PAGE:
Monday, June 23, 2014

How Fast Things Are Changing

Warning: Bullshit musing ahead.

25 years ago today, so the internet tells me, I was waiting in line outside a theater with my friends Ed and Mike for many, many hours in the hot sun. We were going to see Batman, the Tim Burton version, with Michael Keaton (who, as an aside, was the best Bruce Wayne ever, though his Bats wasn't the bestest). In reading up on this thing, the 25 year anniversary of one of the many rebirths of superhero movies, I just looked at an article in a long since vanished and even then rather obscure magazine called Slaughterhouse which featured this line:

"The babyboomer generation is the first one that is raising its kids on film, TV, games and things that the baby boomers themselves grew up with."

I read that, and I thought, that's not very true. My mother was a boomer (well, not really, she was about six months early for that, but close enough), and I was a Gen X child (reasonably soundly in the midst of that sliding classification), and she never had (nor did her peers) "games" in any sense. My brother and I did, though: we had an Atari 2600 very early in that cycle, and my brother was The Best at Missile Command. The thing of it is, we had an entire world that my mother never really entered, and that she wasn't culturally suited to enter (not that boomers never gamed; some did, I'm sure, but it wasn't their birthright.)

What I'm really thinking about is that quote just in relation to how the world is unfolding now. My brother (the same one who totally owned Missile Command) has a daughter now (who is adorable and four months old.) He was raised in a world of gaming, infused with it from a very young age, and it is familiar to him. The internet, well, he wasn't raised in it (it didn't exist when he was that young) but he's certainly lived in it for much of his life. But his daughter, my niece, will grow up in a world that barely resembles my brother's, while still being the exact same place. In ten years, when she's getting her first phone or phone-like-device, she'll already be so intimately entwined with whatever the web is by that distant year that she will be a native of it in a way that my brother, for all that much of his job life has involved computers and the like, never will be. And though there will be some similarity of experience, some analogies and metaphors that will convey meaning from him to her, the on the ground day to day living of it will be vastly removed, the one from the other.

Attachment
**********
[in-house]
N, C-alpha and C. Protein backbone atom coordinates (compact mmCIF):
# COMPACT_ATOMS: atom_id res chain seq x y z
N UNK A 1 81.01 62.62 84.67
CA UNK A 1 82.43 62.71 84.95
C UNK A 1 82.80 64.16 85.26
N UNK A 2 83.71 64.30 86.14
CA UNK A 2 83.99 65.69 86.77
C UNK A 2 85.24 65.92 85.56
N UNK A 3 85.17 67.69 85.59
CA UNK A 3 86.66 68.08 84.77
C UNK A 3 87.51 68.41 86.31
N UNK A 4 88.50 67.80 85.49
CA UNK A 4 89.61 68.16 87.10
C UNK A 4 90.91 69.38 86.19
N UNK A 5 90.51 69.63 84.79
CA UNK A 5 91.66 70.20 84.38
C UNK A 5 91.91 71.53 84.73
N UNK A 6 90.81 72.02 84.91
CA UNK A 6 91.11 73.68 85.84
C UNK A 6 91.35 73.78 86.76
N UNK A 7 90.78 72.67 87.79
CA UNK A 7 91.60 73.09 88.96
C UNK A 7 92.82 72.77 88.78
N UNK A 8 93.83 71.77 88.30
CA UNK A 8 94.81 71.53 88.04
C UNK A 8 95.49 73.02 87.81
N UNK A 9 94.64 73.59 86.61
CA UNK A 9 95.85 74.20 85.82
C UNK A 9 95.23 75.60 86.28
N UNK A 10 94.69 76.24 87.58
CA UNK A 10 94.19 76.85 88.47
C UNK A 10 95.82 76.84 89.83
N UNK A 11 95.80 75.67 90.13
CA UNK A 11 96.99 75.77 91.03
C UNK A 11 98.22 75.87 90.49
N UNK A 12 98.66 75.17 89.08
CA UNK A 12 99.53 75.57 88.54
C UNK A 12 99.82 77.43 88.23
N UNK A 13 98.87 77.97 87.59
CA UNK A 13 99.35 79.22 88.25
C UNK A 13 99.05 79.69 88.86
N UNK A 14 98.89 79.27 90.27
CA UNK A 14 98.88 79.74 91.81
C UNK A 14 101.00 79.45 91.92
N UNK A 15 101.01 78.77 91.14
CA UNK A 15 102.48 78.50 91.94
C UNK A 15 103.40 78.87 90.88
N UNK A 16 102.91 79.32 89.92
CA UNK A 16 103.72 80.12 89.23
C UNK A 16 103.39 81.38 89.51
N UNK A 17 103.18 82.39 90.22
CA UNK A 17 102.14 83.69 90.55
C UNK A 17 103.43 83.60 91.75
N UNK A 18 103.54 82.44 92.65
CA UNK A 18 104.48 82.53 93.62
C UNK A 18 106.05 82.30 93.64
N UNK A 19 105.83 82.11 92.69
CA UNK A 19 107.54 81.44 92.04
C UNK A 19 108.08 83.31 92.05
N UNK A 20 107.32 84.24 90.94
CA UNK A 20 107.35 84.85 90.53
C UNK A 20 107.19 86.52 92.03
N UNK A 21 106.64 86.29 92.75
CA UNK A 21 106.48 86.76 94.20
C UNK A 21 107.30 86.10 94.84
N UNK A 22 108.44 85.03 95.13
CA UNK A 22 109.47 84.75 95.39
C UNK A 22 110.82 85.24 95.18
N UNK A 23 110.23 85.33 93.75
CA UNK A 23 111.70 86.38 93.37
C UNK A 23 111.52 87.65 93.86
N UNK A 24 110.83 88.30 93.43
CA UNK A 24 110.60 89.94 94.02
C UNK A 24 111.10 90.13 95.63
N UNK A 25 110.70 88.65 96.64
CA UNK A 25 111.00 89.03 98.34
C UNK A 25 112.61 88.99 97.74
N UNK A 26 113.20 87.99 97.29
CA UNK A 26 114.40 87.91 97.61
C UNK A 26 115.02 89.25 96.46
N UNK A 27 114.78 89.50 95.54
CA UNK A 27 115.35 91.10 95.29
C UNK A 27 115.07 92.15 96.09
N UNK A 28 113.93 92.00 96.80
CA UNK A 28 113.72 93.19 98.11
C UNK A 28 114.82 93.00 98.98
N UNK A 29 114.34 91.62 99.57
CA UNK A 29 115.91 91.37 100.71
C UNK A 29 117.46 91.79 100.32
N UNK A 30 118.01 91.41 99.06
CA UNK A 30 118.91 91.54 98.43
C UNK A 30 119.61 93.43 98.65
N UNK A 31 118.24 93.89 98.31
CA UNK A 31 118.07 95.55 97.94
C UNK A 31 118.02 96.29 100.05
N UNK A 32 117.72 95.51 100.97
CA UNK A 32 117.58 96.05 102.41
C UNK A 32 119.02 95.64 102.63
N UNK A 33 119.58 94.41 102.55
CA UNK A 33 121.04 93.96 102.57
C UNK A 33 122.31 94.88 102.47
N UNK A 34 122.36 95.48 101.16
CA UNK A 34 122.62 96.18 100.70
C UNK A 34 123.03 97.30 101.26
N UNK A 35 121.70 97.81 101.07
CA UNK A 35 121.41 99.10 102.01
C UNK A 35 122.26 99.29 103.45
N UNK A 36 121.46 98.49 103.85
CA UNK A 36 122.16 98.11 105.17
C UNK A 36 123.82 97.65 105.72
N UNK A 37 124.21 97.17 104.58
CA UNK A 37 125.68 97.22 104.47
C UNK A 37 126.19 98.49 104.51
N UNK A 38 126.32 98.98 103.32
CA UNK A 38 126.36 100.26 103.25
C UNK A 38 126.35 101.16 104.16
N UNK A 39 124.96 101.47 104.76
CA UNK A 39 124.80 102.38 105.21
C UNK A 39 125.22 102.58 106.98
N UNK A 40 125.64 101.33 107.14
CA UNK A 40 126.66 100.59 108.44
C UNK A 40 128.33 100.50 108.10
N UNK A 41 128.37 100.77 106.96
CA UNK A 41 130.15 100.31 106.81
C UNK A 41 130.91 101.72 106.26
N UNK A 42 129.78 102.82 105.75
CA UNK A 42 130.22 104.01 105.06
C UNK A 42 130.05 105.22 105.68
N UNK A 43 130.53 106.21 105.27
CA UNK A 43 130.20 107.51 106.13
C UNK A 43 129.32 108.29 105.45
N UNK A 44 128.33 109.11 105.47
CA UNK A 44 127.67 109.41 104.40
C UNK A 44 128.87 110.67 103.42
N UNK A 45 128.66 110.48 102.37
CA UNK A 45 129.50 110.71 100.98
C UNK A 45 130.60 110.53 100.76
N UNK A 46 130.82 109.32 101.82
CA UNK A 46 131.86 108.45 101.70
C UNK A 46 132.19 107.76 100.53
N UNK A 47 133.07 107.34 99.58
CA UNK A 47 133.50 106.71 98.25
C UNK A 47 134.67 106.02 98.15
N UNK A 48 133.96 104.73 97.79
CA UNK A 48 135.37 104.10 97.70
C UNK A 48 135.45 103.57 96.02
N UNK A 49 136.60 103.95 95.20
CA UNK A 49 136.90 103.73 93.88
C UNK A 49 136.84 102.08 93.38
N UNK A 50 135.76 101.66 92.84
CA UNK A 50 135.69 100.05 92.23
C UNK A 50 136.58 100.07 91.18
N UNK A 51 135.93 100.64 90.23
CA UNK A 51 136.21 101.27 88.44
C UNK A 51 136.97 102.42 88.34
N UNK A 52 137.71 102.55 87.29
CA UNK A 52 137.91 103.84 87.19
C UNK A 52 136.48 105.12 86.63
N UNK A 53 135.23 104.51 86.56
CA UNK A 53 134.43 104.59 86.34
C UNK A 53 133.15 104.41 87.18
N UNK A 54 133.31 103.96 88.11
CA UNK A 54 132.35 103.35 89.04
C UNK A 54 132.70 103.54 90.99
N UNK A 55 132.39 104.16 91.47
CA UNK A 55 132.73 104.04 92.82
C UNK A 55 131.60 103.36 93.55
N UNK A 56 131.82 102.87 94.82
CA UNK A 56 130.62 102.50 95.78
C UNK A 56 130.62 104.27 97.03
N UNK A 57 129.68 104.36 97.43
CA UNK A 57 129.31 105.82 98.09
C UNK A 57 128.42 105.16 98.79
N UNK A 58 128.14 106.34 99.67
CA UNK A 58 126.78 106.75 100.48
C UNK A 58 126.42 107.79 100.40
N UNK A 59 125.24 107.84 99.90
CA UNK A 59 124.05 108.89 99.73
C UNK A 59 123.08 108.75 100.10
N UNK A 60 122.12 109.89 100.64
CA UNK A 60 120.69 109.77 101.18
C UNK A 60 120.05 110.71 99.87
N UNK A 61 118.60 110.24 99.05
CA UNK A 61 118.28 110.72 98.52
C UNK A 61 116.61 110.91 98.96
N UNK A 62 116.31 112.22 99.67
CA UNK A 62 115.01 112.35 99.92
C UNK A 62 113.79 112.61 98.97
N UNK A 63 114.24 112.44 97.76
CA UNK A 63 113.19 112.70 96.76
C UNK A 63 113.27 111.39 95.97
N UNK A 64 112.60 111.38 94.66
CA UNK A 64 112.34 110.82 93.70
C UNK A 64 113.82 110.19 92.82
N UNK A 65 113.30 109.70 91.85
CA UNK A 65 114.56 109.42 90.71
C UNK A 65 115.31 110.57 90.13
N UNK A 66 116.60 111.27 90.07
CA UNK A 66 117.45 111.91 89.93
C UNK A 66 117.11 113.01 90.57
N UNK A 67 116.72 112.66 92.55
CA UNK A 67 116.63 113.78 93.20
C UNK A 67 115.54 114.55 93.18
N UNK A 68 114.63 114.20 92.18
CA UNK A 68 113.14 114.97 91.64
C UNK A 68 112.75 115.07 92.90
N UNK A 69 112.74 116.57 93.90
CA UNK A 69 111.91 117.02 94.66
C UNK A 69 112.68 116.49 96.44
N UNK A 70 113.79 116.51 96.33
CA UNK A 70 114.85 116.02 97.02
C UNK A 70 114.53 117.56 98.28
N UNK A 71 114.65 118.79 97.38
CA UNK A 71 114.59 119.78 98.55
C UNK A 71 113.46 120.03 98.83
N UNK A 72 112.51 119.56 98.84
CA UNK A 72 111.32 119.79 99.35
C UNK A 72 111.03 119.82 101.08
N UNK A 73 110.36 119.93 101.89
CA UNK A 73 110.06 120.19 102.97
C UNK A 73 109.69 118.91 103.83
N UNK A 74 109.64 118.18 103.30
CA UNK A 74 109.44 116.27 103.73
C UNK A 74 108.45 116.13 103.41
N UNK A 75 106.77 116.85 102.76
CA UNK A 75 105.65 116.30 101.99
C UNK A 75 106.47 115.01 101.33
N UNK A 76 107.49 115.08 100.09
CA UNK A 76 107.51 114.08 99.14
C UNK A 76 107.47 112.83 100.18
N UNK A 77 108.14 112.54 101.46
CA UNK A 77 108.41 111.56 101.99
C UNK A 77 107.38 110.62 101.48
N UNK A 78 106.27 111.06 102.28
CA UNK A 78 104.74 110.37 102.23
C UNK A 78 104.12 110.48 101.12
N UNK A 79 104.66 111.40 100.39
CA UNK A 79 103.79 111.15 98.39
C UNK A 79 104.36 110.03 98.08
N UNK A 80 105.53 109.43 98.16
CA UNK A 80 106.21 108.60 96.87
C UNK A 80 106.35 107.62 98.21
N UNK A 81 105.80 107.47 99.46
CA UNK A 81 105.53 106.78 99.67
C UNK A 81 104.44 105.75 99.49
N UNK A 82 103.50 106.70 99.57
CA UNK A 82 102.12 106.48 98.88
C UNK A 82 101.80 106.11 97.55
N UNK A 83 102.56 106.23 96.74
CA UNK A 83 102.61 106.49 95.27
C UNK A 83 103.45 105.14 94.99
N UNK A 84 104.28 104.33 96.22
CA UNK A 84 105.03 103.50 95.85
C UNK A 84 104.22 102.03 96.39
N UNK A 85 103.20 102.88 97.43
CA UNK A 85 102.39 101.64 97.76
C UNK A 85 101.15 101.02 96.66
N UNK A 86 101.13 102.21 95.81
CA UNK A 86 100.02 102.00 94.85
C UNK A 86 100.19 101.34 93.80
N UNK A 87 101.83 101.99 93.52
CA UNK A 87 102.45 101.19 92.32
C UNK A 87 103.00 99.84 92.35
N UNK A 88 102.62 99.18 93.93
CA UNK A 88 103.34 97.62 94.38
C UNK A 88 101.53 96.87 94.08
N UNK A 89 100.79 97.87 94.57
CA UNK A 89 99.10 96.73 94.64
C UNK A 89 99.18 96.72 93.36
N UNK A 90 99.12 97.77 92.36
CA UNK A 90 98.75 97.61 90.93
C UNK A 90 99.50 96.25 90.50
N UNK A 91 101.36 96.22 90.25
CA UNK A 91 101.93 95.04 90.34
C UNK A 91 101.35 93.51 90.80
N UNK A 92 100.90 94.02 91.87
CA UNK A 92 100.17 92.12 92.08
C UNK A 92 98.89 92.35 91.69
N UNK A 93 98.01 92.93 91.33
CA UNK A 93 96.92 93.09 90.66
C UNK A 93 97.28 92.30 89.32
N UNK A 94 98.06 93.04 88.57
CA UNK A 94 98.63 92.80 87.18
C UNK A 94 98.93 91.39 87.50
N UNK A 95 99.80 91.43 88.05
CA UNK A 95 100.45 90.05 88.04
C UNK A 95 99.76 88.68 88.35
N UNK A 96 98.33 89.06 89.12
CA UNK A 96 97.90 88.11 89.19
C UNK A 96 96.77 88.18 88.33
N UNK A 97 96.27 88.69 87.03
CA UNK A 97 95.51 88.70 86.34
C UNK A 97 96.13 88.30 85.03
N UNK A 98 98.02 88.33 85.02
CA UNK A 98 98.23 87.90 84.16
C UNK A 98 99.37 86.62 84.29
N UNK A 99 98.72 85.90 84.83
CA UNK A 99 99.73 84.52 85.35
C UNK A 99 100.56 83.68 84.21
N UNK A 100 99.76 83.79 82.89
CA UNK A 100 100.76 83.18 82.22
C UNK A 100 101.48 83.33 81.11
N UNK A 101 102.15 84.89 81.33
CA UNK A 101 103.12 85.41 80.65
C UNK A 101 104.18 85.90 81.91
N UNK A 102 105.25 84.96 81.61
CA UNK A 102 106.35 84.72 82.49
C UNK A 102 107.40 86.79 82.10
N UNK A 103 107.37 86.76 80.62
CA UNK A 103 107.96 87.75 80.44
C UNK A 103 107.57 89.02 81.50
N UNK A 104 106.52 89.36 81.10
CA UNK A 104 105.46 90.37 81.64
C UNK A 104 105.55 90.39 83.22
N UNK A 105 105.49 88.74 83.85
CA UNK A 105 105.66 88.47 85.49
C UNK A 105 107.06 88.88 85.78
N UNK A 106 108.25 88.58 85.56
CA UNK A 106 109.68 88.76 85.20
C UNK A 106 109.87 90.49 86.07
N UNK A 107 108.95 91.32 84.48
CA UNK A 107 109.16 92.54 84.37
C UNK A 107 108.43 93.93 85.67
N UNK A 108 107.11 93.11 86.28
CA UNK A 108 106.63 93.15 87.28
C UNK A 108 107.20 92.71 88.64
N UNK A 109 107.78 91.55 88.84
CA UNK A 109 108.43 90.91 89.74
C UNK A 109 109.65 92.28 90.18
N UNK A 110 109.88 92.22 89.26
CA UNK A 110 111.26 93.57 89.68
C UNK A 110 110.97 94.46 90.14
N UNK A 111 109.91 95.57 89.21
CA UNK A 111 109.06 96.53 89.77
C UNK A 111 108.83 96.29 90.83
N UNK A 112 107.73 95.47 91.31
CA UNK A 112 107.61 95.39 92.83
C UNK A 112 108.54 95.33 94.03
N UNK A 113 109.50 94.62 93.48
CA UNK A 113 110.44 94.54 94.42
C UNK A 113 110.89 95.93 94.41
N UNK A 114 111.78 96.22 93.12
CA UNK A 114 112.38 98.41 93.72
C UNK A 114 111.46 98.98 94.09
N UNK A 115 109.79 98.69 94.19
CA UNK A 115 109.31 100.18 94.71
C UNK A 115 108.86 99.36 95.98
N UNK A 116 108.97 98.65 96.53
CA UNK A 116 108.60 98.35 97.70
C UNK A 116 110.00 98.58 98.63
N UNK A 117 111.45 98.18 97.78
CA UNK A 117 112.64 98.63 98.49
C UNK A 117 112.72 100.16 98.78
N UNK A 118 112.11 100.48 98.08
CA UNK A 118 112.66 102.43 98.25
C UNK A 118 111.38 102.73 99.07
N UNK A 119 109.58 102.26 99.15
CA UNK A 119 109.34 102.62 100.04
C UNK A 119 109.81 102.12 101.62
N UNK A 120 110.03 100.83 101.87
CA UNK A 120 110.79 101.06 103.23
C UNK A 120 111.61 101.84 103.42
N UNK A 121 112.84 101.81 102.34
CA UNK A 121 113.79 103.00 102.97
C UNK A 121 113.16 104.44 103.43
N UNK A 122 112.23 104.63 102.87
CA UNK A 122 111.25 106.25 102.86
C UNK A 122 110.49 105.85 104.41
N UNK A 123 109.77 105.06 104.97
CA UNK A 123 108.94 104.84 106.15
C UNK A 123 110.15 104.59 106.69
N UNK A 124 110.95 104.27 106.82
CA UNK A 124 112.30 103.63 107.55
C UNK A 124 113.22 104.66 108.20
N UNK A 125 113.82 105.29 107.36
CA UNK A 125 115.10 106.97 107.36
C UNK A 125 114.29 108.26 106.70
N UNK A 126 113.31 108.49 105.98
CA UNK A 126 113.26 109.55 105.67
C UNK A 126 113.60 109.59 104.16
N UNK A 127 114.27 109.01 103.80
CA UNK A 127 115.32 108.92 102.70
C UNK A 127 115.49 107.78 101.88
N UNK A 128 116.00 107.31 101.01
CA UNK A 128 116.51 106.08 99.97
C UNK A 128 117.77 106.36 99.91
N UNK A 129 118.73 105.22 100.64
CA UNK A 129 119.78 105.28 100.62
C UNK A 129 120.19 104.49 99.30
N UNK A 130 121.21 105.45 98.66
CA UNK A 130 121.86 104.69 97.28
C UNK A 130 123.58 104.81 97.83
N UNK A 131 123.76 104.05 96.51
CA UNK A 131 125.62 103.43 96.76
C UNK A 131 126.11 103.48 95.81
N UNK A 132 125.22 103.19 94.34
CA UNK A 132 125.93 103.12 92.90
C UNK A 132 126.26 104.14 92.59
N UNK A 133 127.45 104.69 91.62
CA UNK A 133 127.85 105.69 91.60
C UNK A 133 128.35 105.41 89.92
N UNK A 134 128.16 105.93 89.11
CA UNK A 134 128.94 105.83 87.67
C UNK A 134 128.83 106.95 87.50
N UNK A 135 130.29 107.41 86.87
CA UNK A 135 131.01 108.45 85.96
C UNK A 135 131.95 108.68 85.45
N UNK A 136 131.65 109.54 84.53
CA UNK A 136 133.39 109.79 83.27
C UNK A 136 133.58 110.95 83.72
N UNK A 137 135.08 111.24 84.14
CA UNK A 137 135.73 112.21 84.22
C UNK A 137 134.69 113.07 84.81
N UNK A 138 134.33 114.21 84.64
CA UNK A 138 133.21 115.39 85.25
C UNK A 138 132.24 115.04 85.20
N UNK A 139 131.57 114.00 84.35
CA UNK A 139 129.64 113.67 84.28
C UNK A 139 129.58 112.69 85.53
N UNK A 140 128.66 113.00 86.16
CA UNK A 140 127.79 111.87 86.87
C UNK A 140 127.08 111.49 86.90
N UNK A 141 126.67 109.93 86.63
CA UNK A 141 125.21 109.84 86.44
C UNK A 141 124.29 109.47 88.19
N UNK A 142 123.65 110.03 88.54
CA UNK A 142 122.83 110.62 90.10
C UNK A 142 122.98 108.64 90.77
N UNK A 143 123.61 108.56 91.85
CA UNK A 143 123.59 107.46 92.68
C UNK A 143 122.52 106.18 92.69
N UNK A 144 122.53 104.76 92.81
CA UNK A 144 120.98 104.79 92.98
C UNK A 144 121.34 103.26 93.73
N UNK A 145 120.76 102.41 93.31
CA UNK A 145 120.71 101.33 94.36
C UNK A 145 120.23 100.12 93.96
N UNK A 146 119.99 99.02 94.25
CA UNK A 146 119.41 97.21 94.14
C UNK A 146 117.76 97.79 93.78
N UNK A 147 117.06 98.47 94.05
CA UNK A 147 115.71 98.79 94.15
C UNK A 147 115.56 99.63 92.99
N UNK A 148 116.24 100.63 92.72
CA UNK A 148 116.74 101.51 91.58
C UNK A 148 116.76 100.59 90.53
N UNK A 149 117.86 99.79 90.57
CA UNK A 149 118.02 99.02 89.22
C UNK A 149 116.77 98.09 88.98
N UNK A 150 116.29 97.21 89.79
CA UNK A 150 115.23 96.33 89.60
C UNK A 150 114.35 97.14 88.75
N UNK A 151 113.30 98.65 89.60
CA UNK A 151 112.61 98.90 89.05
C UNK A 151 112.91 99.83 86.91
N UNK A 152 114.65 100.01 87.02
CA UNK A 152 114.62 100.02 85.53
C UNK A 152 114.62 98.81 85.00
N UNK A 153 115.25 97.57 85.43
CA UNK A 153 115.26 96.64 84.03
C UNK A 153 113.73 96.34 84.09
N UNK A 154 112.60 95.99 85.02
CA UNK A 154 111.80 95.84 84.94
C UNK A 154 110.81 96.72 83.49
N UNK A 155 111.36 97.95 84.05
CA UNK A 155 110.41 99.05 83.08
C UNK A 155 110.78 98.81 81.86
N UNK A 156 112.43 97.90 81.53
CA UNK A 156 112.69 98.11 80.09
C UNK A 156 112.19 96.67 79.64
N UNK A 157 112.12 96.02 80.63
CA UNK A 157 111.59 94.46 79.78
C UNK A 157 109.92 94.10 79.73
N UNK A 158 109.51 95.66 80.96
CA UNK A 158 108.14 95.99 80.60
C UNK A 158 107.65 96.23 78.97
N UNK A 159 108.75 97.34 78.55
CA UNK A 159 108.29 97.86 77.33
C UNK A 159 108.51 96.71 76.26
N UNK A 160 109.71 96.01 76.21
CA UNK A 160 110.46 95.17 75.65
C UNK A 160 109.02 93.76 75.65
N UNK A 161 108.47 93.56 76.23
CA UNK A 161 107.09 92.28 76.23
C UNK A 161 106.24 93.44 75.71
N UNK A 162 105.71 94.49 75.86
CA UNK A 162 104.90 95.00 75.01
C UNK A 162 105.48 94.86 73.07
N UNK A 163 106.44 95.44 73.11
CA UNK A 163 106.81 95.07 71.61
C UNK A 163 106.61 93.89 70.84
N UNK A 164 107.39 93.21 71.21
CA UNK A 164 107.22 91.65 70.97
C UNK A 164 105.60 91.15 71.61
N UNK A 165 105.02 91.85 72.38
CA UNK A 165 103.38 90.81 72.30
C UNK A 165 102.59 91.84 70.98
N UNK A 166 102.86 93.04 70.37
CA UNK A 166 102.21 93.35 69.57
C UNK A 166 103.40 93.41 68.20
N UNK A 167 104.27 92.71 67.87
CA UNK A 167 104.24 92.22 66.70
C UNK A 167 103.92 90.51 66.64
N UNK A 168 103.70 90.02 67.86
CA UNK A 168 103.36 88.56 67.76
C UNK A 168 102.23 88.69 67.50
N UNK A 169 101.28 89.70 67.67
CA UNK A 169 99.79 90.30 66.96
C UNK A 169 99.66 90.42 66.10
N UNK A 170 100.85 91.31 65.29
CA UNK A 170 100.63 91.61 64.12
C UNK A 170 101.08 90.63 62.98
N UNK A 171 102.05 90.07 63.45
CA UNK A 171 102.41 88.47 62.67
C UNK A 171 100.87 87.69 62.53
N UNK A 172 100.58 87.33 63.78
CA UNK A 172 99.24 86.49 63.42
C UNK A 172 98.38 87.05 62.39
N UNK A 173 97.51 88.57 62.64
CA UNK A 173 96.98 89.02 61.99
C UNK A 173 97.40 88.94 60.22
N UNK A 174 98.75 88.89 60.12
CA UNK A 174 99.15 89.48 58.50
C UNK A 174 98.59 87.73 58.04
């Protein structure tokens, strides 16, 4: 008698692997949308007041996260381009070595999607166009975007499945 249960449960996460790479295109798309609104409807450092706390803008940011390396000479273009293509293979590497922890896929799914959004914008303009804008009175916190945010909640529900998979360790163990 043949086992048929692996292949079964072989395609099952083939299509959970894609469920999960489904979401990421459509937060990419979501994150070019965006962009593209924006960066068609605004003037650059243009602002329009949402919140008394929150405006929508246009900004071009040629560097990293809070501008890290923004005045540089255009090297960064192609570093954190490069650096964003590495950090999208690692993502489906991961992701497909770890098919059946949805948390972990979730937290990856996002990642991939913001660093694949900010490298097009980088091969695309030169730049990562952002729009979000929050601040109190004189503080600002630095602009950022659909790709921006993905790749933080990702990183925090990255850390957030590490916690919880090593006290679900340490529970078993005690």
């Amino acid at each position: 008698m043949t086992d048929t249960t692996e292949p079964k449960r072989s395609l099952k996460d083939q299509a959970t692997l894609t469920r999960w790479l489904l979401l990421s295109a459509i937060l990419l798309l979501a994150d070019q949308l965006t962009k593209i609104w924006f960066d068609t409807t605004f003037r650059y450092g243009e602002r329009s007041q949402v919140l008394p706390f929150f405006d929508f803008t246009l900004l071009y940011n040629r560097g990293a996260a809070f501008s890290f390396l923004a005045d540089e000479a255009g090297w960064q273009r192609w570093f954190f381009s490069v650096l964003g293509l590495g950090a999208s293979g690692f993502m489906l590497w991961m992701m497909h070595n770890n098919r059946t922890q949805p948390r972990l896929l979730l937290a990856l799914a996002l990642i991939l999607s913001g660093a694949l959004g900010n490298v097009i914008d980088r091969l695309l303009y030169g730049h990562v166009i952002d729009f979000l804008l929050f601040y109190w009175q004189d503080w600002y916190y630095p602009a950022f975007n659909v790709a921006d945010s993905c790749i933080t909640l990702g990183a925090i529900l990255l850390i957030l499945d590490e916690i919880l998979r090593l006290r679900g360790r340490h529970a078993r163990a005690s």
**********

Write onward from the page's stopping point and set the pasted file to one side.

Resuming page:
Ten centuries ago, had we lived then and not died of the plague or famine or endemic warfare or whatnot, her life would have been almost the same as his. Perhaps the chunk of territory we lived in might have gone from being French to German, or something, but that wouldn't have actually changed much. Possibly a new sort of pike would have been introduced, and folks would say it was too long and no one could use it, but the formation of pikemen would still work just the same. Maybe the little coastal town we could imaginably all live in would get some sort of charter from the monarch, and get a few rights, and wouldn't that be grand, but it wouldn't actually change much. Our grandparents and our grandchildren would most likely recognize our way of life without any real difficulty, possibly out to three or four or even five generations (though certainly not further than that for most situations. Even the Middle Ages saw change.)